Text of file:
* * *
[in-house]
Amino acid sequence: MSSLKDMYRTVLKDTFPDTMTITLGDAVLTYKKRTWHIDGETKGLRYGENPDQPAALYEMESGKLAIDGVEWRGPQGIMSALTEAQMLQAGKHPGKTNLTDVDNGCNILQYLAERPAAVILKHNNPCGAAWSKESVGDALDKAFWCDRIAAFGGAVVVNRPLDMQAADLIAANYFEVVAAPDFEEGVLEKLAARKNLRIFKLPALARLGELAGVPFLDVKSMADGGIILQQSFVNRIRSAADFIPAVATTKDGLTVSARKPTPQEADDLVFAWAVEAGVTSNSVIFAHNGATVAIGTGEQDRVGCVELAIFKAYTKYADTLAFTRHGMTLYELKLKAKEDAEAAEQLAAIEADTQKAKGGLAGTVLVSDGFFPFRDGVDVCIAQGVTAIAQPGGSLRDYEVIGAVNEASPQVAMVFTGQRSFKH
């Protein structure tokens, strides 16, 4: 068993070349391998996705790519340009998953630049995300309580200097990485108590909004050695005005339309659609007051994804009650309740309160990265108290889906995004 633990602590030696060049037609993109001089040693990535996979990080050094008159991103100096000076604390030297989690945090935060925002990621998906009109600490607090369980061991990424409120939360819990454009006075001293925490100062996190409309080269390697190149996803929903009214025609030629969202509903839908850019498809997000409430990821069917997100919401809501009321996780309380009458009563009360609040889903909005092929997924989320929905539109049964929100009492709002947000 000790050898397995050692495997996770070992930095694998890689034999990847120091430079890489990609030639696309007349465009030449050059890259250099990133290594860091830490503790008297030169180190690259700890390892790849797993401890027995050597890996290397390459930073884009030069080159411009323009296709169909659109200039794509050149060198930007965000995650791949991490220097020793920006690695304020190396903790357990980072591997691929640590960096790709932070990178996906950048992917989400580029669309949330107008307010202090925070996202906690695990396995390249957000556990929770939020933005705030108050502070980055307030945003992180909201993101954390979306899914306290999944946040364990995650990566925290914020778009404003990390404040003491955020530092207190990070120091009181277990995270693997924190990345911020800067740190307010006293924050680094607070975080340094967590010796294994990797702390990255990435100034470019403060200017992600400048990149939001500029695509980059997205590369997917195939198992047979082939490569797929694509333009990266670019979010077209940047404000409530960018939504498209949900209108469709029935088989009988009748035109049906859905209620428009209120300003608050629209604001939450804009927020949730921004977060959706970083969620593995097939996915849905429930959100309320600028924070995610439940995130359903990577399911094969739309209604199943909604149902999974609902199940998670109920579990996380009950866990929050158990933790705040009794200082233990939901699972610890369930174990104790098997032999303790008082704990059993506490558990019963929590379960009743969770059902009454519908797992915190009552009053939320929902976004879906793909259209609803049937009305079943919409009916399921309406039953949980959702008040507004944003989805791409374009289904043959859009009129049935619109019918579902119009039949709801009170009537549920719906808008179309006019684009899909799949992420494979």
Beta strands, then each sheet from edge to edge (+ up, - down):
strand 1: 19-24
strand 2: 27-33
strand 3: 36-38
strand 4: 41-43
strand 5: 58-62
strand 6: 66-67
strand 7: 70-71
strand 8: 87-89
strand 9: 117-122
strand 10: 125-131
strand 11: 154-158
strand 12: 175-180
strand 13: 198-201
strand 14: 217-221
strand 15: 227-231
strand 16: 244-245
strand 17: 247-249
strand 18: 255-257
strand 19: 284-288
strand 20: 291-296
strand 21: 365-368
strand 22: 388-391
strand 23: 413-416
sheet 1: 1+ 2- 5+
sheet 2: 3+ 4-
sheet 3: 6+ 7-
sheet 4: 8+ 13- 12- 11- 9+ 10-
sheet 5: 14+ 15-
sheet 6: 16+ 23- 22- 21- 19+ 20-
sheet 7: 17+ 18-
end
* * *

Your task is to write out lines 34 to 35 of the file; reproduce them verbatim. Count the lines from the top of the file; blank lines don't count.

sheet 7: 17+ 18-
end